Employment numbers don't reflect underemployed numbers

September 2, 2011 7:31:32 PM PDT
A troubling report emerged on Friday on the nation's jobless picture. The U.S. Department of Labor says the economy lost as many jobs as it created in August, keeping the unemployment rate at 9.1 percent.

It is the weakest report in almost year and it comes on the same day of a new survey, showing that only 43 percent of people who became unemployed between September 2008 and august 2009 have found new full or even part-time jobs. That report came out of Rutgers University. It's helping to coin new term for these testing economic times. We have the employed, the unemployed, and now the underemployed.

The Montclair District of Oakland isn't exactly Main Street, USA. It seems prosperous, at first glance.

When asked how many people have applied for a job opening at a yogurt shop, manager Julia Craig said, "Only about five and I have had it up for a week."

But even Craig would say to look deeper in this shadowy economy. At the yogurt shop, Raquel Saldana works in back of the shop and is a mother of two who fits the definition of underemployed. When the coffee shop in which she worked closed, Saldana had to take two jobs.

"In the one job I work 16 hours. In this job, I work 16 hours," said Saldana.

It's a bit misleading. Yes, Americans are working, but not as much and not making as much, and changing careers to do so.

"We're both middle-aged rookies," said Bill Murphy.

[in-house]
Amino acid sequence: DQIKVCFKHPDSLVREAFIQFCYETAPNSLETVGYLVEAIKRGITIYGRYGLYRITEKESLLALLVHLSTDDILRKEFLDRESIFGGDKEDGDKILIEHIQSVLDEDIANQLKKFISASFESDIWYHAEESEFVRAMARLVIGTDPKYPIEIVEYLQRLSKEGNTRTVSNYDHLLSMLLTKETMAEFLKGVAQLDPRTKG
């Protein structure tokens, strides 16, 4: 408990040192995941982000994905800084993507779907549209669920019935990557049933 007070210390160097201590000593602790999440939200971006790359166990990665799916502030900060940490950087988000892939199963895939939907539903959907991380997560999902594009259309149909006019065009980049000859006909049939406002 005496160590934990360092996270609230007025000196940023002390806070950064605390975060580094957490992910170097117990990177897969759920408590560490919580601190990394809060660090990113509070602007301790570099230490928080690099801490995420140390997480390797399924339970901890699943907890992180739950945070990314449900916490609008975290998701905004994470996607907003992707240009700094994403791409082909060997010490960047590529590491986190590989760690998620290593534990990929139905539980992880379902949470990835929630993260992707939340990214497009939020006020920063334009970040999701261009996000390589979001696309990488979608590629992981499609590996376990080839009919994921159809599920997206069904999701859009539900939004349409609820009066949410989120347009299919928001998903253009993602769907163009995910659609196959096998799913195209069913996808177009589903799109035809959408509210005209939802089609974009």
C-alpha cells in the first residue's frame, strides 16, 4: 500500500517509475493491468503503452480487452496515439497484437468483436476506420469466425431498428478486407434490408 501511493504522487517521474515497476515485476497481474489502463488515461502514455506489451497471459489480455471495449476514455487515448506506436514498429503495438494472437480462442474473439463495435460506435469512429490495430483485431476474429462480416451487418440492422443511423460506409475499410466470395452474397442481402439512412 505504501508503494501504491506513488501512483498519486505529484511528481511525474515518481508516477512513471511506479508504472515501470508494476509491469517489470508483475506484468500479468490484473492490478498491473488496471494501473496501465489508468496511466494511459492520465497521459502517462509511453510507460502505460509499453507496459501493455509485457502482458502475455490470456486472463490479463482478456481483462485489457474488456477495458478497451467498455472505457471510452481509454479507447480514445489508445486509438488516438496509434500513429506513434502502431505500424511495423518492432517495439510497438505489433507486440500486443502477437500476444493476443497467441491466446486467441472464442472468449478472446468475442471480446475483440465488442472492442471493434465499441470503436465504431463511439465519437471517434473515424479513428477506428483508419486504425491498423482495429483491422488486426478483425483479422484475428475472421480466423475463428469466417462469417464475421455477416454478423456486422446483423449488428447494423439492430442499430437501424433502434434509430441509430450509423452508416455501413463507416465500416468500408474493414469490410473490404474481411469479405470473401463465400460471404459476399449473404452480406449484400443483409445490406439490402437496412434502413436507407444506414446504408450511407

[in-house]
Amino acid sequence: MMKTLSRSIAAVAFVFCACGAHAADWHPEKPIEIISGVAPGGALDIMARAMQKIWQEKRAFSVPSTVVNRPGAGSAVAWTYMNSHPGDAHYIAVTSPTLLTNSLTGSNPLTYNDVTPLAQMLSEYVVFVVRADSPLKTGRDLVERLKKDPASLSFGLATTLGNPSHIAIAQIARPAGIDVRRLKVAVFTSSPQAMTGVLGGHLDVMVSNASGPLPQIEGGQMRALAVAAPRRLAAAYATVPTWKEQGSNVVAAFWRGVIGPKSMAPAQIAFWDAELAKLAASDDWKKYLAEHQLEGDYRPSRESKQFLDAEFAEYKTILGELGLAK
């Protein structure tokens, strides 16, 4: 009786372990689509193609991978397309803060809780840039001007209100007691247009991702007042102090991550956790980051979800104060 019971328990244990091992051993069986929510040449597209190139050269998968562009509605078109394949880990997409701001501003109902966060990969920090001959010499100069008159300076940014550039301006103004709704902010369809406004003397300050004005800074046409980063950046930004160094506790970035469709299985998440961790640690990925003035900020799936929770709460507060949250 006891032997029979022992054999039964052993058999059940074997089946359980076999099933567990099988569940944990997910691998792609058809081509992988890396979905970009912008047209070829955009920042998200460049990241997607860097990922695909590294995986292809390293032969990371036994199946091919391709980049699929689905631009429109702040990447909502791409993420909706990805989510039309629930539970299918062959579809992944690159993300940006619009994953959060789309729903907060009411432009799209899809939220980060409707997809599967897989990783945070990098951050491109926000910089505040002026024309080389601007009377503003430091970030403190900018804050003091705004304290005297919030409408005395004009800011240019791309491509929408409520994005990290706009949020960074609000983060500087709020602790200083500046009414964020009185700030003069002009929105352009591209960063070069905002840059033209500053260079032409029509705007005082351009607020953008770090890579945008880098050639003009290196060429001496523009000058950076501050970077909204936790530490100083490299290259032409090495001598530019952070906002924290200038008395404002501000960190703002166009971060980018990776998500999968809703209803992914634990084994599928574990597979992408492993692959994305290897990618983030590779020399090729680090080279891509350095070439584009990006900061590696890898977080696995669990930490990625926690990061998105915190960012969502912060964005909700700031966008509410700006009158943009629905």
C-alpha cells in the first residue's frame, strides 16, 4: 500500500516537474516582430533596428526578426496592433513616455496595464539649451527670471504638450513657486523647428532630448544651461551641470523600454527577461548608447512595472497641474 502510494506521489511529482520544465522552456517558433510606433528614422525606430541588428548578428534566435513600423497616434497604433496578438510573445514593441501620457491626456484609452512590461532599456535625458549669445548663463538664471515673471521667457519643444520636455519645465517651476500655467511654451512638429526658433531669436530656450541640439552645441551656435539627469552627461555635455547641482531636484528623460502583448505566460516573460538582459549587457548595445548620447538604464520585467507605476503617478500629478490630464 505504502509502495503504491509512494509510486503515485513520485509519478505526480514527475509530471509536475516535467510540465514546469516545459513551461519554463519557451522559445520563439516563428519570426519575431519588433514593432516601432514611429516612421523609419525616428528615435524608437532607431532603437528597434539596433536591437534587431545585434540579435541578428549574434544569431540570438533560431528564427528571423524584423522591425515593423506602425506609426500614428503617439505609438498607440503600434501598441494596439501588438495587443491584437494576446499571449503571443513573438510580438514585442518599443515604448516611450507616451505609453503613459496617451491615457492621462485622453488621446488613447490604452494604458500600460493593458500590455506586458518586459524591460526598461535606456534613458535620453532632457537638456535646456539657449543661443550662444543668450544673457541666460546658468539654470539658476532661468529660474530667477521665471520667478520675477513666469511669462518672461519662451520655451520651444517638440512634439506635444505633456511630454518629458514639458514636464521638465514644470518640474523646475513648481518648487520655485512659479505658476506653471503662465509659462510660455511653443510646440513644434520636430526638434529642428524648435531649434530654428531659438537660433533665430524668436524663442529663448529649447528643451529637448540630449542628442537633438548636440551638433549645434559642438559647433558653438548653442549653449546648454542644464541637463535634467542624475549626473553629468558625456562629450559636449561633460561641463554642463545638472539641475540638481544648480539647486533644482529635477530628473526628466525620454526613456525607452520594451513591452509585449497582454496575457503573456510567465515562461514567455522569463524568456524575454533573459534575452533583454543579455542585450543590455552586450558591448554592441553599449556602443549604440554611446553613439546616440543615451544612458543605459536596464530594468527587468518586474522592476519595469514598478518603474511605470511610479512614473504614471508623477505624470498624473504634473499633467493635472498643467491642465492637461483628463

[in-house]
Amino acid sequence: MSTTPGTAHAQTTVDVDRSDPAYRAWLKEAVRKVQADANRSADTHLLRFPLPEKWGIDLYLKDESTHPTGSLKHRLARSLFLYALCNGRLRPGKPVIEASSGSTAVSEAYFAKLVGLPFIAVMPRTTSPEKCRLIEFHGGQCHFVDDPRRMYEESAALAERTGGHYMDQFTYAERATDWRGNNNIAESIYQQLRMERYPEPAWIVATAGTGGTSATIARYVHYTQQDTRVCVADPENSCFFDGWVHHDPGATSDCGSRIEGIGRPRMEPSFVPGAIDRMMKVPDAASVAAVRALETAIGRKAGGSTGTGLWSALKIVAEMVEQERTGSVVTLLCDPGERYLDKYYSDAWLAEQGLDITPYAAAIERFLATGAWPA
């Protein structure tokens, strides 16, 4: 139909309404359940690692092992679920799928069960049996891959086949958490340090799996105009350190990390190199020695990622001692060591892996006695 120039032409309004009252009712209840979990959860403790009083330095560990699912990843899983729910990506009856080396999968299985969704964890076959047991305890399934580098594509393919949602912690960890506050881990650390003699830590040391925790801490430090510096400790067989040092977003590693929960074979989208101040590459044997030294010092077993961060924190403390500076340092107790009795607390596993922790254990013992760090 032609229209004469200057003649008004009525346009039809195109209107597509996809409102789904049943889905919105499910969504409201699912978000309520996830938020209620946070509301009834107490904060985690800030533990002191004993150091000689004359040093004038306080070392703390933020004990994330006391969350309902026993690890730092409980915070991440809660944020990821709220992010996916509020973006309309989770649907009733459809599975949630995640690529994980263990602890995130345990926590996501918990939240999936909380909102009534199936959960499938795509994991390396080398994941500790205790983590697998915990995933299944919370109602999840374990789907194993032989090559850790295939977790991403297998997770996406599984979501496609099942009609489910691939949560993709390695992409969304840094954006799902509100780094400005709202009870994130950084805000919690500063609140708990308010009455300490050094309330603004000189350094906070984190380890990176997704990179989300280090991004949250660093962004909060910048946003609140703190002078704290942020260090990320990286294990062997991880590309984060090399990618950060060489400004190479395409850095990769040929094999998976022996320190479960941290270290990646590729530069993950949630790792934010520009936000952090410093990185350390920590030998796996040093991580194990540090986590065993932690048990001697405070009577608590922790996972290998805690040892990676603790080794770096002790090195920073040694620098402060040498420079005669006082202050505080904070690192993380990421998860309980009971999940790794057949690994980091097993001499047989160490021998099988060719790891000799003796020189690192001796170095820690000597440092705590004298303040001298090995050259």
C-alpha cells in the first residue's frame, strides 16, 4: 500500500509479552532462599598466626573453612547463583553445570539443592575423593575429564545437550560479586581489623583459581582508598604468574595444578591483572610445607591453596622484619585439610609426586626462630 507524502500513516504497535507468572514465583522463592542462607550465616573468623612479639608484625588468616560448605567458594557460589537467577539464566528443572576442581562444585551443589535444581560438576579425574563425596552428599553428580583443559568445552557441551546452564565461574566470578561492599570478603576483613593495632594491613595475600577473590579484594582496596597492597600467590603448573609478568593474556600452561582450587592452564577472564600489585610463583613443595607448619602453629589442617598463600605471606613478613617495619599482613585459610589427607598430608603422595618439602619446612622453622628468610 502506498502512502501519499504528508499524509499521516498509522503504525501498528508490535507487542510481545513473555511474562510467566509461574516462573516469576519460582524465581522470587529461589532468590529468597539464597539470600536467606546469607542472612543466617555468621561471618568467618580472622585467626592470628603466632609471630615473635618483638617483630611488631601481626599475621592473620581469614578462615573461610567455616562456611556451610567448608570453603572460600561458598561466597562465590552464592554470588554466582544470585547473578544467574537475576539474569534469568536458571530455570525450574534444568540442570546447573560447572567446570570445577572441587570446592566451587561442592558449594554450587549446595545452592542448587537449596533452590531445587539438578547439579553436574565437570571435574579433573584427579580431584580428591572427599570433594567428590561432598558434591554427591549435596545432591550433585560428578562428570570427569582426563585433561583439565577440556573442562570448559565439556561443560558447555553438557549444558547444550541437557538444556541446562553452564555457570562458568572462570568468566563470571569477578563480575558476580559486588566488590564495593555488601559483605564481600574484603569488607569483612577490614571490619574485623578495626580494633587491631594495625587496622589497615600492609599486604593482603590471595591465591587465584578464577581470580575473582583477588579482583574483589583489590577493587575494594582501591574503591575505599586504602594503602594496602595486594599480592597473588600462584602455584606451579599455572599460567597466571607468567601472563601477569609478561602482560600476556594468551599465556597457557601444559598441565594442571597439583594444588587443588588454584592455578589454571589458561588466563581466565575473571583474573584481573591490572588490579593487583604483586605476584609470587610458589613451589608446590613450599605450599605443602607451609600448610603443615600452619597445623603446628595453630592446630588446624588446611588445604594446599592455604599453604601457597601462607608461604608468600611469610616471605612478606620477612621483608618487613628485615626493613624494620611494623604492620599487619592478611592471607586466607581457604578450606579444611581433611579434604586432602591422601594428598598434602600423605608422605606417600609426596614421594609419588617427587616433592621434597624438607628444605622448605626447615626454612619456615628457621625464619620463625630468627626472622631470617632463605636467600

Murphy and Doug Drews made good livings in real estate before the economy collapsed. Both were out of work for more than a year. Now they're learning a business on an upswing -- mortgage brokering.

When asked if he ever thought he would start a new career at 58 years old, Drews said, "No. No. Now, my boss, and mentor if you will, is 36 years old. It seems like I was 36 just yesterday."

"I think the realization you have to keep retraining yourself is huge," said Murphy.

Both men say they expect to make more money in these jobs than they did in their old ones, but they would be the exceptions these days.

"I feel lucky that I found a job. I'm fearful... there's nothing to be able to put away for savings. My car is 10 years old this year and I need to buy a new car," said pharmacist assistant Kate Anthenien.

Anthenien represents realty. She used to be a caterer. Now she's a pharmacist's assistant making 70 percent of what she used to without benefits. This is a job she had to take, one that still leaves her on a bubble if the economy sours again.

"I am scared of being laid off again," said Anthenien. And when asked what unemployment would mean to her, she said, "Well I used up a year of unemployment and you have to rebuild unemployment status."

She, like many Americans run the risk of going back on unemployment, not that they want to. Many remain for the moment under-challenged, underpaid, and underemployed.

When asked what she thought was wrong with our economy, Anthenien said, "I don't know. Somebody better find out fast, though."

For the record, the name of that report is hardly reassuring. They call it "Out Of Work and Losing Hope." And yes, the investigators did time its release for the Labor Day weekend.

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